with initial data for defined by , , , . Then, by construction, satisfies the harmonic gauge, and it can be verified that . Therefore, is a solution of the wave equation with trivial initial data, and it follows that and that is a pure gauge mode. □It follows from the existence part of the proof that the quantities and , corresponding to linearized lapse and shift, parametrize pure gauge modes in the linearized harmonic formulation.

Next, we turn to the IBVP on the manifold . Let us first look at the boundary conditions (6.2 – 6.5), which, in the linearized case, reduce to

There is no problem in repeating the geometric existence part of the proof on imposing these boundary condition, and using the IBVP described in Section 6.1. However, there is a problem when trying to prove the uniqueness part. This is because a gauge transformation (6.16) induces the following transformations on the boundary data,Theorem 10. [355] The IBVP (6.15, 6.18, 6.21) possesses a smooth solution , which is unique up to an infinitesimal coordinate transformation generated by a vector field .

In conclusion, we can say that, in the simple case of linear gravitational waves propagating on a Minkowksi background, we have resolved the issues (i–iii). Correct boundary data is given to the linearized Weyl scalar computed from the boundary-adapted tetrad. To linear order, is invariant with respect to coordinate transformations, and the time-like vector field appearing in its definition can be defined geometrically by taking the future-directed unit normal to the initial surface and parallel transport it along the geodesics orthogonal to .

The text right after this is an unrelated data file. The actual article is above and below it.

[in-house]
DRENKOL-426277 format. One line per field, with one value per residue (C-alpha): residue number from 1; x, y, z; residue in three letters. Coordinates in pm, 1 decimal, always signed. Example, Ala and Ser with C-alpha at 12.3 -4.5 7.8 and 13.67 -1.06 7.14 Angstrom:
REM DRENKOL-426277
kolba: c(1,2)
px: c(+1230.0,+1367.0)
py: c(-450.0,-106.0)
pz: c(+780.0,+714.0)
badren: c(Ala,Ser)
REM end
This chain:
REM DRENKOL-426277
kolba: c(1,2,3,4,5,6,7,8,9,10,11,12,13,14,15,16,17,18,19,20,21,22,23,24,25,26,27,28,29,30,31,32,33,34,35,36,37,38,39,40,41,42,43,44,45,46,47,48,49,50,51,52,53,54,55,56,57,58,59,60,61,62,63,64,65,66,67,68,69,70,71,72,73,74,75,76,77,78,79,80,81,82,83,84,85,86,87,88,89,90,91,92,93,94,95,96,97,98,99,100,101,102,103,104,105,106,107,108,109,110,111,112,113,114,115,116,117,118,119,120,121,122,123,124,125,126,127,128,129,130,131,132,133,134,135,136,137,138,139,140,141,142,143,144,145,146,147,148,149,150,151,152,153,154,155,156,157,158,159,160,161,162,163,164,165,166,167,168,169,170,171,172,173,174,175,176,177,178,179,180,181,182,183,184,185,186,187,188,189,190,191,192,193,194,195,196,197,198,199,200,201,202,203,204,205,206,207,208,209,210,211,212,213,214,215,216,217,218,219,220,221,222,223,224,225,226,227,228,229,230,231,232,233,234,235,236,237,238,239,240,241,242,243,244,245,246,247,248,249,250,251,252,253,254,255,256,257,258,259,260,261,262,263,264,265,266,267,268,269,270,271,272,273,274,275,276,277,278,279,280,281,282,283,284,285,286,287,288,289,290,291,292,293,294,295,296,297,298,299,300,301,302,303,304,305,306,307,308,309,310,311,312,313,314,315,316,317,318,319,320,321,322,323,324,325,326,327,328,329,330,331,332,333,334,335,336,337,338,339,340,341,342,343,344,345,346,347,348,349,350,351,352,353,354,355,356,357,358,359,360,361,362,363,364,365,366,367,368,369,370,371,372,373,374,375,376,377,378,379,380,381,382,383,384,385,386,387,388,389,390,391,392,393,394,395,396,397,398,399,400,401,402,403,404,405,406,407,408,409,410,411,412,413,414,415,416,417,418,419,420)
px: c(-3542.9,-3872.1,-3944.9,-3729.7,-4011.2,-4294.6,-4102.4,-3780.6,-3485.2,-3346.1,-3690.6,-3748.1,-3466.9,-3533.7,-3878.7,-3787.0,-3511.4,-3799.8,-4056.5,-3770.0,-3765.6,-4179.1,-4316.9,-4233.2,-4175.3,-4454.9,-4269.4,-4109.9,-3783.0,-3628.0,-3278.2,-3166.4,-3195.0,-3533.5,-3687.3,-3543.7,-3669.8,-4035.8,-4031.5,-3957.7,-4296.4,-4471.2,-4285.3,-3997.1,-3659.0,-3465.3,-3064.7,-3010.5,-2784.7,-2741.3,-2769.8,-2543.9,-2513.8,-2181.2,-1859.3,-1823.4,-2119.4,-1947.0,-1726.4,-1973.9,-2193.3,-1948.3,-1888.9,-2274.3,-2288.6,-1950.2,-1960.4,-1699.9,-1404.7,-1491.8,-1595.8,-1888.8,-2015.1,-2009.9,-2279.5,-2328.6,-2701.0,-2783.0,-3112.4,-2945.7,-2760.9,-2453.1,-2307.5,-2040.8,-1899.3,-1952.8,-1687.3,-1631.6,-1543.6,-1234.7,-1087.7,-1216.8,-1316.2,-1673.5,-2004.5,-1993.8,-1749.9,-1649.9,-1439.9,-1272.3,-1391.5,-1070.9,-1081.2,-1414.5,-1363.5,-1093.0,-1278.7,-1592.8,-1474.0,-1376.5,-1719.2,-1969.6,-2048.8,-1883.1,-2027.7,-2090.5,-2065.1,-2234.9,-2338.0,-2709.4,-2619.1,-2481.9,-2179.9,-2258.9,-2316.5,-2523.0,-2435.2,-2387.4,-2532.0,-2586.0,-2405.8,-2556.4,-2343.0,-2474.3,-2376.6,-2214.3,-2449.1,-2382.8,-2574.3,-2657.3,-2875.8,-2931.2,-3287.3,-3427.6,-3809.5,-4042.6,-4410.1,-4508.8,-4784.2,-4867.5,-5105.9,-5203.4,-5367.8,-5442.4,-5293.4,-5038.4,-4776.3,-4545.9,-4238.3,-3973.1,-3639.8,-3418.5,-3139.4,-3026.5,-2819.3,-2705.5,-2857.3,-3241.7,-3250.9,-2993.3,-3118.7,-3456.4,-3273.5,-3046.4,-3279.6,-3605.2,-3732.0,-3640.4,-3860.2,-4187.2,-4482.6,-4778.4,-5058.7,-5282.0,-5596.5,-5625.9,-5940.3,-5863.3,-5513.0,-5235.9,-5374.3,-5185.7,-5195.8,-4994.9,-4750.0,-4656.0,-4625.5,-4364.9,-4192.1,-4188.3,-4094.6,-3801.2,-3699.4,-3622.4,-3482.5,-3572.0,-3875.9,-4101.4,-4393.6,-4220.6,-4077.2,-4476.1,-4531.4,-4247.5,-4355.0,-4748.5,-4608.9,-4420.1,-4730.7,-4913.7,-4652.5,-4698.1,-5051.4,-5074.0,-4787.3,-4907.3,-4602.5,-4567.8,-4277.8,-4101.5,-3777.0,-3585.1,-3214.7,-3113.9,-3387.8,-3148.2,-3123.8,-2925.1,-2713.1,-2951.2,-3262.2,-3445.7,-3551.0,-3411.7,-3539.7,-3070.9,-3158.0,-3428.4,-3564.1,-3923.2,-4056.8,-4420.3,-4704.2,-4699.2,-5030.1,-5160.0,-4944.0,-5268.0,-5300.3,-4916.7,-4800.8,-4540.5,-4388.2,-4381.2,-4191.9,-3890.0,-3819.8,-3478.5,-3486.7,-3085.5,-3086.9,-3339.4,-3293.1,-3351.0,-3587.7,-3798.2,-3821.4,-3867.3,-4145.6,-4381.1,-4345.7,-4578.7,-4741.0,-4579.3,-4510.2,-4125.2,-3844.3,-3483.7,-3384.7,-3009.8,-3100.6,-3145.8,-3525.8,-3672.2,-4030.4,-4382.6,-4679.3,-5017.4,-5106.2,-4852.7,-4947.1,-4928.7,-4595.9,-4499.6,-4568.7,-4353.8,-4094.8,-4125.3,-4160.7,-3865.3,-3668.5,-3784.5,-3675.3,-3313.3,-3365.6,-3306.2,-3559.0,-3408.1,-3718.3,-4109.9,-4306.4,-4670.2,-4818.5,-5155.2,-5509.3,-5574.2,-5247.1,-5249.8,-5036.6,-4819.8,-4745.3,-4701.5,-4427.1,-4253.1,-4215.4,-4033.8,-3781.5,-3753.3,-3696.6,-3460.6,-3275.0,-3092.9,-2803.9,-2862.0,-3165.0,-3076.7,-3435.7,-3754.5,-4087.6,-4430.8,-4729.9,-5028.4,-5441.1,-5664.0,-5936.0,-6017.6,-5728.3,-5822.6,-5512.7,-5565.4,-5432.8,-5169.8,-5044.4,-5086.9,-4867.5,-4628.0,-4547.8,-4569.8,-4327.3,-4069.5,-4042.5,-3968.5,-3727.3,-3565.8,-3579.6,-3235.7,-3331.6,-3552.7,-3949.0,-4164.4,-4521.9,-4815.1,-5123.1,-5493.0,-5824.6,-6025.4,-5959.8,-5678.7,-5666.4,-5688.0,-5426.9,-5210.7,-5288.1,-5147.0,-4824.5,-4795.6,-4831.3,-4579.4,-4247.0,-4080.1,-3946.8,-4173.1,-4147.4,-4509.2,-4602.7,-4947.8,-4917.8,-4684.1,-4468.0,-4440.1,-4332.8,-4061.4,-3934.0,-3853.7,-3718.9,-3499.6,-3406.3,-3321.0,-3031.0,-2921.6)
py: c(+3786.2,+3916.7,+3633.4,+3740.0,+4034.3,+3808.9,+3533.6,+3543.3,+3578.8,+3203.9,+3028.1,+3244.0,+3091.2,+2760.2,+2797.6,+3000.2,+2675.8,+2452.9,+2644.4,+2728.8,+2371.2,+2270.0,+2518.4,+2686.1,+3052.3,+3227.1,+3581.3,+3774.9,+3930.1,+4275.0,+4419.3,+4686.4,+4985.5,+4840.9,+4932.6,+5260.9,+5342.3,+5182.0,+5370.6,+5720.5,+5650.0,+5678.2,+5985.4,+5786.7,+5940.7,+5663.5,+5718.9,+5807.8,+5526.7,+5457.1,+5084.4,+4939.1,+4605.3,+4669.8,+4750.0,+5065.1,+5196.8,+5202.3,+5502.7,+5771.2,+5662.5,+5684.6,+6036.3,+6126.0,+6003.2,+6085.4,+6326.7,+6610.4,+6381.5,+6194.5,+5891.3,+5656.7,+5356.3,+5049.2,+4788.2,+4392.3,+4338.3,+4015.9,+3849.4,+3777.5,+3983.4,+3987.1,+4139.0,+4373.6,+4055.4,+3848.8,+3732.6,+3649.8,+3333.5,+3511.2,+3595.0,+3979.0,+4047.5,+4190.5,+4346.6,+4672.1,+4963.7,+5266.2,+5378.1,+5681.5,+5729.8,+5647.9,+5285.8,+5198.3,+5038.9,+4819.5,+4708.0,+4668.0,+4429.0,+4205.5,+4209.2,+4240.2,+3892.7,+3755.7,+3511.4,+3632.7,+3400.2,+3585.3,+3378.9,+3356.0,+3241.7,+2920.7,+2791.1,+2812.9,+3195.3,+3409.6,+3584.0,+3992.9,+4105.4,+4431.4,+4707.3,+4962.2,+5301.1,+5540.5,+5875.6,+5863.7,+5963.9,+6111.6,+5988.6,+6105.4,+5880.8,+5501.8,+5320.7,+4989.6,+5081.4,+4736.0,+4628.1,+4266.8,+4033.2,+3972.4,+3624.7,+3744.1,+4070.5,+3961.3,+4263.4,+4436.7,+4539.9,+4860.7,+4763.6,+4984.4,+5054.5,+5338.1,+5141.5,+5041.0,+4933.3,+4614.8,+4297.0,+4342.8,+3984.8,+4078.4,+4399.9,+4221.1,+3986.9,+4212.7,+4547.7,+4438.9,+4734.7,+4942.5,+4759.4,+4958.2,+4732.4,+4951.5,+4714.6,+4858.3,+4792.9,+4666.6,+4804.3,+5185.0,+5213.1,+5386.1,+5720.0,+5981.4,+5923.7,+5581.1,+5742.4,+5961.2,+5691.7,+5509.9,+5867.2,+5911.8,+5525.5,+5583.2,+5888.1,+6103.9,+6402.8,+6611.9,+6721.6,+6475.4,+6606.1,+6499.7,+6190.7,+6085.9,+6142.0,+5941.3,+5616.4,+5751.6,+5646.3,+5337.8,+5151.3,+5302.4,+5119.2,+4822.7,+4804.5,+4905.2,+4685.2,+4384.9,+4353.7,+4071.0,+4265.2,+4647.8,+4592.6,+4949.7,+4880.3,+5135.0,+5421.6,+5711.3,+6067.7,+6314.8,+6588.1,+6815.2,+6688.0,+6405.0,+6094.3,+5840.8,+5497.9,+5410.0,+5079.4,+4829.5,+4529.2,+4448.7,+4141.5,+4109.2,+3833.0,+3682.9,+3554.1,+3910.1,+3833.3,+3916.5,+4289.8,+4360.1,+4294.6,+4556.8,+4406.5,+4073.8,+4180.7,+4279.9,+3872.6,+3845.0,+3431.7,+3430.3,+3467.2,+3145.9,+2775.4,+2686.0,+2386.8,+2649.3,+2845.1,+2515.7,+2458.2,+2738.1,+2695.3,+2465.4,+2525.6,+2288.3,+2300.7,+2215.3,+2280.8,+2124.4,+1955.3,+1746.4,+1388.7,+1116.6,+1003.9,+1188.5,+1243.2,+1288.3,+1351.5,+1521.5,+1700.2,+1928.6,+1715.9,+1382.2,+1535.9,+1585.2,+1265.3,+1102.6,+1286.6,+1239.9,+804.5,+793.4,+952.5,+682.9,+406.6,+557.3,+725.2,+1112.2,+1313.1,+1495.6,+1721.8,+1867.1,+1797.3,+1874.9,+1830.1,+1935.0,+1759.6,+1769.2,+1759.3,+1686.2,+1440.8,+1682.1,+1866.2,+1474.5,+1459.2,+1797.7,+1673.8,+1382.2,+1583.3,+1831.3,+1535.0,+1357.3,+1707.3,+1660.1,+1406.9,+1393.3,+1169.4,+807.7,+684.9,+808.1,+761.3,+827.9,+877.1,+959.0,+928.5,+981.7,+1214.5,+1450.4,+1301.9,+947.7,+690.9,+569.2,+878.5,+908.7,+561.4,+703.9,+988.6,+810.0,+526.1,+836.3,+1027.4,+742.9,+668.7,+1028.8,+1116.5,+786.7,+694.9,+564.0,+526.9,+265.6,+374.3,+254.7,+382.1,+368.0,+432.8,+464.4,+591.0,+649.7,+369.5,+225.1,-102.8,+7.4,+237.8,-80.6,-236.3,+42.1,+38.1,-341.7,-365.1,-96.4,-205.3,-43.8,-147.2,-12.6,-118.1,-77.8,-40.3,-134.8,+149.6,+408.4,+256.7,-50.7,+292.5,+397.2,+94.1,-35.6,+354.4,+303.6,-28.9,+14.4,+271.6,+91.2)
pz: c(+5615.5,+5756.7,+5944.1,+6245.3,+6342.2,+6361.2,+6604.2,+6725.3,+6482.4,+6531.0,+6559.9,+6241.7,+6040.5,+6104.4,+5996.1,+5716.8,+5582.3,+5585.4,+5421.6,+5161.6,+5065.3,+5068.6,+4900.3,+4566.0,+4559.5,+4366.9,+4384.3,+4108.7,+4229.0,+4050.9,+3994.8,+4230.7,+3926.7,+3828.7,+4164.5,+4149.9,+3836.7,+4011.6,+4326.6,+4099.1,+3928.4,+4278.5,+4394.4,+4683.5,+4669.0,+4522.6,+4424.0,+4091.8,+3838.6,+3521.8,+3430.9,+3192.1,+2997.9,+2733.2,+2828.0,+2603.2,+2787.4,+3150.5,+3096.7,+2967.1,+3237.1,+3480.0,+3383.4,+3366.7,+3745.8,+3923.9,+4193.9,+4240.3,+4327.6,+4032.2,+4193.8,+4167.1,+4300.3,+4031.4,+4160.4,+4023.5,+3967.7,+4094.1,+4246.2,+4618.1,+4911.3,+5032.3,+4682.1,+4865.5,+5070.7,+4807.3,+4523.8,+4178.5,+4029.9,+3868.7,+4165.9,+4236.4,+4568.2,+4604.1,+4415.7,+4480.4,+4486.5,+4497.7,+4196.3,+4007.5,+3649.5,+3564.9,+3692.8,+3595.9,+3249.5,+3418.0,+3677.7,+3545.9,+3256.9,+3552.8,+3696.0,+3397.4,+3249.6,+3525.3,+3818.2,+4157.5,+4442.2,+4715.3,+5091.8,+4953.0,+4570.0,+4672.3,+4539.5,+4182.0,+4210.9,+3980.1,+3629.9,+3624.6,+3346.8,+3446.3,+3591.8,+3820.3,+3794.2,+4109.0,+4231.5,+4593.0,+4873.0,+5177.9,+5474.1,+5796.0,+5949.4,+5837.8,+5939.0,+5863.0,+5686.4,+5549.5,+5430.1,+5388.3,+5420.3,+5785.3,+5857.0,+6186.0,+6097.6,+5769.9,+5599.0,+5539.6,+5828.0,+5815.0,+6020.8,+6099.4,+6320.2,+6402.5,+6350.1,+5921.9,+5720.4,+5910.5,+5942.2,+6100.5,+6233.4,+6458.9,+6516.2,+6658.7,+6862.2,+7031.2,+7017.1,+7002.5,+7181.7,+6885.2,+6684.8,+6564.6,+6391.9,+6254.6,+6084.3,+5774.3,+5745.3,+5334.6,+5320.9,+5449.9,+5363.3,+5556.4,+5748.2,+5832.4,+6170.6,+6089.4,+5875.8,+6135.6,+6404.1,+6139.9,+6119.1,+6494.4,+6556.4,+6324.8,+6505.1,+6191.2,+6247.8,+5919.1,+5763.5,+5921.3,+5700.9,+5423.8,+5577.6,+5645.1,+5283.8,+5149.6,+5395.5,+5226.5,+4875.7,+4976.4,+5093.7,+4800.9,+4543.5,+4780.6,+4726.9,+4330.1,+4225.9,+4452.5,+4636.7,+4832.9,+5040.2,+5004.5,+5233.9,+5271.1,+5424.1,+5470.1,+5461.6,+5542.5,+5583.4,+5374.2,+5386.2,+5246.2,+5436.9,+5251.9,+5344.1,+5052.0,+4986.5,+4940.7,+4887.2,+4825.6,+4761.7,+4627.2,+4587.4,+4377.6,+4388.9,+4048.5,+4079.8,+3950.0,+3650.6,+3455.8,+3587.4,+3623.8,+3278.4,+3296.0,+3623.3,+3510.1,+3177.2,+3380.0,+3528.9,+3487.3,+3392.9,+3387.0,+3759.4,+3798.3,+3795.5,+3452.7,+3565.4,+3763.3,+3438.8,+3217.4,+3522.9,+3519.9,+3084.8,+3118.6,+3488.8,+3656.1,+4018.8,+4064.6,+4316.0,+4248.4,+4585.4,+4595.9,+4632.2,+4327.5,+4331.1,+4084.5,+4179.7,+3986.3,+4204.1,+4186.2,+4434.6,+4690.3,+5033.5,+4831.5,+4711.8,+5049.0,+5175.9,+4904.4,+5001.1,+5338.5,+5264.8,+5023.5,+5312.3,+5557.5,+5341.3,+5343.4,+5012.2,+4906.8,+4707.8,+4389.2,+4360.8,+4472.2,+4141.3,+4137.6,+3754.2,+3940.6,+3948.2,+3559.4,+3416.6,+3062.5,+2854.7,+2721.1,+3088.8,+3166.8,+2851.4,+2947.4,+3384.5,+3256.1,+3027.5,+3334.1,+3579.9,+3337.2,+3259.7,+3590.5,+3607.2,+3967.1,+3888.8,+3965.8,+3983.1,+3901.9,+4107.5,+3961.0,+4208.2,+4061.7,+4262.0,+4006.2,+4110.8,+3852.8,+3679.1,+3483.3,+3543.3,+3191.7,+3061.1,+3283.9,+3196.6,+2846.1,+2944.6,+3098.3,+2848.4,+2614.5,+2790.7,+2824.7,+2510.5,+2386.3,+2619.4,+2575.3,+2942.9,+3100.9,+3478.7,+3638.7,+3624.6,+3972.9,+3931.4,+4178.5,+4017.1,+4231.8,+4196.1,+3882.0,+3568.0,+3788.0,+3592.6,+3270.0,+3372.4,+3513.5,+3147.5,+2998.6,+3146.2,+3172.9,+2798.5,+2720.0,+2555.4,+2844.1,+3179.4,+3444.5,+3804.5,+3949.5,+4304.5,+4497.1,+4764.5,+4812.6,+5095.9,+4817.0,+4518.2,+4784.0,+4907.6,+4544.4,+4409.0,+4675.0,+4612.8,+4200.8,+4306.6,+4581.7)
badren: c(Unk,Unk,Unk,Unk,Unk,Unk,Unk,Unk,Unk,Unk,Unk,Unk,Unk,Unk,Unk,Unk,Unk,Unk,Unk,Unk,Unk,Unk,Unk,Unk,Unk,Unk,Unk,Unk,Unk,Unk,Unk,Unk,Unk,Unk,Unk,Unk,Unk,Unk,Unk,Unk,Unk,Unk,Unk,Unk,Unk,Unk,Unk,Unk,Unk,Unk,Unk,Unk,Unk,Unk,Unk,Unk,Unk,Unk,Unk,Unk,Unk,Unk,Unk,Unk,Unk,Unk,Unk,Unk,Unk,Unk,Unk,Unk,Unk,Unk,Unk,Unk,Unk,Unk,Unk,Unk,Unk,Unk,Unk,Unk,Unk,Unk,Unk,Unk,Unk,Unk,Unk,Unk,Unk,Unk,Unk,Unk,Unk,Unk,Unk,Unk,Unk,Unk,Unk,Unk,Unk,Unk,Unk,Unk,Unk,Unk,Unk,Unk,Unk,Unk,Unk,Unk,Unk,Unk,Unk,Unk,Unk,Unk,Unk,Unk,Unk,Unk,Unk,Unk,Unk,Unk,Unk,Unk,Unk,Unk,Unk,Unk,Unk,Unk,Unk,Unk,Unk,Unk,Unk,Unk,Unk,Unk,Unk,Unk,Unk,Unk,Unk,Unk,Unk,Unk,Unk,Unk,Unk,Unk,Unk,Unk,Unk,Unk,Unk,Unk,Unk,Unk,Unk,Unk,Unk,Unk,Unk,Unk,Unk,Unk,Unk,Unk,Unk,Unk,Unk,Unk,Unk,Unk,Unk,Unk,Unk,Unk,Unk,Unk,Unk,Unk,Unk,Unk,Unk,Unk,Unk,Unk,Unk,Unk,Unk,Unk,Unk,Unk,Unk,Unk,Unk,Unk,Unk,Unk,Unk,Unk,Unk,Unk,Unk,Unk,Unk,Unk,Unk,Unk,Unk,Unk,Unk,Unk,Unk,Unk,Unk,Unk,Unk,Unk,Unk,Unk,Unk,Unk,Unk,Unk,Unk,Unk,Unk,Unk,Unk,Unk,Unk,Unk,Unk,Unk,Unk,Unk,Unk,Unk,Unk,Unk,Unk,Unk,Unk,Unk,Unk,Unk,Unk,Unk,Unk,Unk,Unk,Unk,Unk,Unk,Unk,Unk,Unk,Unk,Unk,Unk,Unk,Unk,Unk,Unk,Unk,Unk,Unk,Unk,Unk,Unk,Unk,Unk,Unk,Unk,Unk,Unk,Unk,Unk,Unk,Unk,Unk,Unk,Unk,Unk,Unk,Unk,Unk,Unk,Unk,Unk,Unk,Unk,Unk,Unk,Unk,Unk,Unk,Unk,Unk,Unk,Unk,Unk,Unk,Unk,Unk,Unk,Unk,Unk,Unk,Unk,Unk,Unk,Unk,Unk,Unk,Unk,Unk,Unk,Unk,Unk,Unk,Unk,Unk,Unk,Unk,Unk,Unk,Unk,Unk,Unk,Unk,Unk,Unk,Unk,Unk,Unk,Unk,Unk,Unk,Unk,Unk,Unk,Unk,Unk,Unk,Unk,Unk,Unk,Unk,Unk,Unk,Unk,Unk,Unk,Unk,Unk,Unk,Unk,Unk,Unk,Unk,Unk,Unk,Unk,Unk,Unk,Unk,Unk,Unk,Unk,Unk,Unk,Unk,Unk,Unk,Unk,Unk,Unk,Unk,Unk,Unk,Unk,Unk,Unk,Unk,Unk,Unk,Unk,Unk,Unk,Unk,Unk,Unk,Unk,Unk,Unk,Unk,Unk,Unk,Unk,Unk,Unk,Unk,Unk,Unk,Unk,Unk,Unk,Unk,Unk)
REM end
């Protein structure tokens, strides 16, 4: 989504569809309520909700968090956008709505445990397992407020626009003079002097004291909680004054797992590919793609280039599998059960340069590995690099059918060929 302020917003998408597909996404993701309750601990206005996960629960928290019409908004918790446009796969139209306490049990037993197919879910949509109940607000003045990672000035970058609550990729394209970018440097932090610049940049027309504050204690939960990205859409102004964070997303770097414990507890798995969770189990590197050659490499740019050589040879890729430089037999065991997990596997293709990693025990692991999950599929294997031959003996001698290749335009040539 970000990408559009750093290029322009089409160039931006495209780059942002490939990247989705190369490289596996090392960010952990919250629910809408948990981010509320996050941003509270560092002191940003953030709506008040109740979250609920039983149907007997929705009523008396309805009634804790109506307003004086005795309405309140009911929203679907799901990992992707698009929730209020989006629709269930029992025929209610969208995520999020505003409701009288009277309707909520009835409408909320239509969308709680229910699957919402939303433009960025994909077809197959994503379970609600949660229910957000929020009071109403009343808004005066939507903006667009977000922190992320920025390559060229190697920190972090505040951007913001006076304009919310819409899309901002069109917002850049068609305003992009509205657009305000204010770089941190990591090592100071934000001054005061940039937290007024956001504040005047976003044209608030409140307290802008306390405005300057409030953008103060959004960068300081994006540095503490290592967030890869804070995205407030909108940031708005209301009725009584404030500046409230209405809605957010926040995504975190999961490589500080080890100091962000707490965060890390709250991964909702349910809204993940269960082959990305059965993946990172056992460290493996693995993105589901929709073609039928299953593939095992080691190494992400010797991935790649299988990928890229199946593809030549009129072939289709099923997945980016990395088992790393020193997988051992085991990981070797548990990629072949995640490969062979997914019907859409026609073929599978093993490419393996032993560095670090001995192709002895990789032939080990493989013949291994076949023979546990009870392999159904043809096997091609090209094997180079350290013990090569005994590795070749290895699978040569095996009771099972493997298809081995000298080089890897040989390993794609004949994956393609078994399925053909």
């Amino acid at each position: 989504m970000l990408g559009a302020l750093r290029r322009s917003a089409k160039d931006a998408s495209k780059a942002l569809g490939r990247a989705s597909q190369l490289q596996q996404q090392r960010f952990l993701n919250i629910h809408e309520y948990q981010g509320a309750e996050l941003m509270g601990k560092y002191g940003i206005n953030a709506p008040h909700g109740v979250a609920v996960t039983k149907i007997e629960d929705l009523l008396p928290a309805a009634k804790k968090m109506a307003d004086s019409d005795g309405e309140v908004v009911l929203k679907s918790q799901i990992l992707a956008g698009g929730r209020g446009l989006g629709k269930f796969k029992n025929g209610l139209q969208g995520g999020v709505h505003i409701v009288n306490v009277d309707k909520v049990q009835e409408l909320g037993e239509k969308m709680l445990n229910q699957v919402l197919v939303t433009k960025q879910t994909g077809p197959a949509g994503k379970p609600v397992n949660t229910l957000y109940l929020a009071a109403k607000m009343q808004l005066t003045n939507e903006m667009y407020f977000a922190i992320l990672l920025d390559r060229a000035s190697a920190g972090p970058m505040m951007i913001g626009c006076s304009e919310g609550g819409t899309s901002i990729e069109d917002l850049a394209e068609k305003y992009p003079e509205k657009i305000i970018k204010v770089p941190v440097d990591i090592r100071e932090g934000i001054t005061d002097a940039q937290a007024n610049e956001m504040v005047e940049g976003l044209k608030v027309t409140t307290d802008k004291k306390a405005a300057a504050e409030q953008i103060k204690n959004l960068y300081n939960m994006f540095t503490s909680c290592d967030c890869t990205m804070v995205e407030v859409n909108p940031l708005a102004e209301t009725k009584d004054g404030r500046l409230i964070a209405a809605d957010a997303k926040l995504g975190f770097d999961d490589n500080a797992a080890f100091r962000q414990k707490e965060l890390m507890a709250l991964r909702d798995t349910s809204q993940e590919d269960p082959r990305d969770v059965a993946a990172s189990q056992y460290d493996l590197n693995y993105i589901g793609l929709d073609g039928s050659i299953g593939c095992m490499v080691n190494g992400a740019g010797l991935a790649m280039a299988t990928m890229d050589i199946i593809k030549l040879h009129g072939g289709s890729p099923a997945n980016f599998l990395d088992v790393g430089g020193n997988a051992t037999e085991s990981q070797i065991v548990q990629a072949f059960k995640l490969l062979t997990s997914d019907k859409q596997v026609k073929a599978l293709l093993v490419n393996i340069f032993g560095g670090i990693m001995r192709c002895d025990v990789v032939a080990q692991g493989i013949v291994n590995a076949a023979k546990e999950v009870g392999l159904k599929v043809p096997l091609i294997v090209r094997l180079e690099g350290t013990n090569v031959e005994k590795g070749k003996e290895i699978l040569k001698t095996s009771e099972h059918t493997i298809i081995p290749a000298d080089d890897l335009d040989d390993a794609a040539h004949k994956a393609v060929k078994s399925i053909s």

Whether or not this result can be generalized to the full nonlinear case is not immediately clear. In our linearized analysis we have imposed no restrictions on the normal component of the vector field generating the infinitesimal coordinate transformation. However, such a restriction is necessary in order to keep the boundary surface fixed under a diffeomorphism. Unfortunately, it does not seem possible to restrict in a natural way with the boundary conditions constructed so far.

Living Rev. Relativity 15, (2012), 9